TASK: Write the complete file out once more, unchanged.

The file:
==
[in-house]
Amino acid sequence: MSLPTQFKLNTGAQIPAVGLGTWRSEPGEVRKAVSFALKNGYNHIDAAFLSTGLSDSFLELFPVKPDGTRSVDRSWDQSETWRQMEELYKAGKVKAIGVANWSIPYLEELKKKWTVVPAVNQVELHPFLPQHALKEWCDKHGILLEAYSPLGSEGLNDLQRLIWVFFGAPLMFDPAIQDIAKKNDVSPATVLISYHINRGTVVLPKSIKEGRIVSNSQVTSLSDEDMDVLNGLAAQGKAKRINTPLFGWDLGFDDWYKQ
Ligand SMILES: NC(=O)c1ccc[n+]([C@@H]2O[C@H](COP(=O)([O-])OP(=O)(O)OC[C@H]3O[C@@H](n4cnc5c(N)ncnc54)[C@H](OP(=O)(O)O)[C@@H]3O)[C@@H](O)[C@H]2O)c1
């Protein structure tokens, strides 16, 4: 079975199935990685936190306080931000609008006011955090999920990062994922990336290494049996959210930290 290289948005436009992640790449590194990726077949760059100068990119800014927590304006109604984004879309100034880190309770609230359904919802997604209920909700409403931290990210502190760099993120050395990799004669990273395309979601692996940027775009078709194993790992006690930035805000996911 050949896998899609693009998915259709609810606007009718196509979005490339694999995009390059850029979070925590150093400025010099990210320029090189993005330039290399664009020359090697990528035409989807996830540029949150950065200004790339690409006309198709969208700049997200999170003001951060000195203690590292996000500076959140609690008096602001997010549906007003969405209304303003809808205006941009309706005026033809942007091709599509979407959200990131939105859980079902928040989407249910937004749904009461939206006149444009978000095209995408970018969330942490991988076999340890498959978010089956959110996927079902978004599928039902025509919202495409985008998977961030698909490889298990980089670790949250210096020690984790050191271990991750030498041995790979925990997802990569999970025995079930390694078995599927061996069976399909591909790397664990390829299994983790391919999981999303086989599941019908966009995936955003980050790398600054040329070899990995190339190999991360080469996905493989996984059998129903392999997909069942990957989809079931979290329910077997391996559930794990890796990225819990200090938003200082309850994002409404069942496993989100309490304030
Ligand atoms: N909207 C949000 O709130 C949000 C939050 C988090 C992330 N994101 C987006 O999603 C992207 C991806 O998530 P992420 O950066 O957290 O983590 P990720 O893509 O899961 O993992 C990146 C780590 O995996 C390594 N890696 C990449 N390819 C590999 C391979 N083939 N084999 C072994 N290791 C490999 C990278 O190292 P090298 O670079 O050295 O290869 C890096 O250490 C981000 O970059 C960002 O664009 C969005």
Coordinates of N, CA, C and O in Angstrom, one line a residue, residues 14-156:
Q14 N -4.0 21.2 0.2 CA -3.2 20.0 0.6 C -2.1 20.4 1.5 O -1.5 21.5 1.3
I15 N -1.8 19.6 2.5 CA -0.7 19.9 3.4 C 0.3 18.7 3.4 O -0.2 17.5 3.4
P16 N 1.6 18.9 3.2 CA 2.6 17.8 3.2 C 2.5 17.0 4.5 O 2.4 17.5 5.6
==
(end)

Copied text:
[in-house]
Amino acid sequence: MSLPTQFKLNTGAQIPAVGLGTWRSEPGEVRKAVSFALKNGYNHIDAAFLSTGLSDSFLELFPVKPDGTRSVDRSWDQSETWRQMEELYKAGKVKAIGVANWSIPYLEELKKKWTVVPAVNQVELHPFLPQHALKEWCDKHGILLEAYSPLGSEGLNDLQRLIWVFFGAPLMFDPAIQDIAKKNDVSPATVLISYHINRGTVVLPKSIKEGRIVSNSQVTSLSDEDMDVLNGLAAQGKAKRINTPLFGWDLGFDDWYKQ
Ligand SMILES: NC(=O)c1ccc[n+]([C@@H]2O[C@H](COP(=O)([O-])OP(=O)(O)OC[C@H]3O[C@@H](n4cnc5c(N)ncnc54)[C@H](OP(=O)(O)O)[C@@H]3O)[C@@H](O)[C@H]2O)c1
């Protein structure tokens, strides 16, 4: 079975199935990685936190306080931000609008006011955090999920990062994922990336290494049996959210930290 290289948005436009992640790449590194990726077949760059100068990119800014927590304006109604984004879309100034880190309770609230359904919802997604209920909700409403931290990210502190760099993120050395990799004669990273395309979601692996940027775009078709194993790992006690930035805000996911 050949896998899609693009998915259709609810606007009718196509979005490339694999995009390059850029979070925590150093400025010099990210320029090189993005330039290399664009020359090697990528035409989807996830540029949150950065200004790339690409006309198709969208700049997200999170003001951060000195203690590292996000500076959140609690008096602001997010549906007003969405209304303003809808205006941009309706005026033809942007091709599509979407959200990131939105859980079902928040989407249910937004749904009461939206006149444009978000095209995408970018969330942490991988076999340890498959978010089956959110996927079902978004599928039902025509919202495409985008998977961030698909490889298990980089670790949250210096020690984790050191271990991750030498041995790979925990997802990569999970025995079930390694078995599927061996069976399909591909790397664990390829299994983790391919999981999303086989599941019908966009995936955003980050790398600054040329070899990995190339190999991360080469996905493989996984059998129903392999997909069942990957989809079931979290329910077997391996559930794990890796990225819990200090938003200082309850994002409404069942496993989100309490304030
Ligand atoms: N909207 C949000 O709130 C949000 C939050 C988090 C992330 N994101 C987006 O999603 C992207 C991806 O998530 P992420 O950066 O957290 O983590 P990720 O893509 O899961 O993992 C990146 C780590 O995996 C390594 N890696 C990449 N390819 C590999 C391979 N083939 N084999 C072994 N290791 C490999 C990278 O190292 P090298 O670079 O050295 O290869 C890096 O250490 C981000 O970059 C960002 O664009 C969005």
Coordinates of N, CA, C and O in Angstrom, one line a residue, residues 14-156:
Q14 N -4.0 21.2 0.2 CA -3.2 20.0 0.6 C -2.1 20.4 1.5 O -1.5 21.5 1.3
I15 N -1.8 19.6 2.5 CA -0.7 19.9 3.4 C 0.3 18.7 3.4 O -0.2 17.5 3.4
P16 N 1.6 18.9 3.2 CA 2.6 17.8 3.2 C 2.5 17.0 4.5 O 2.4 17.5 5.6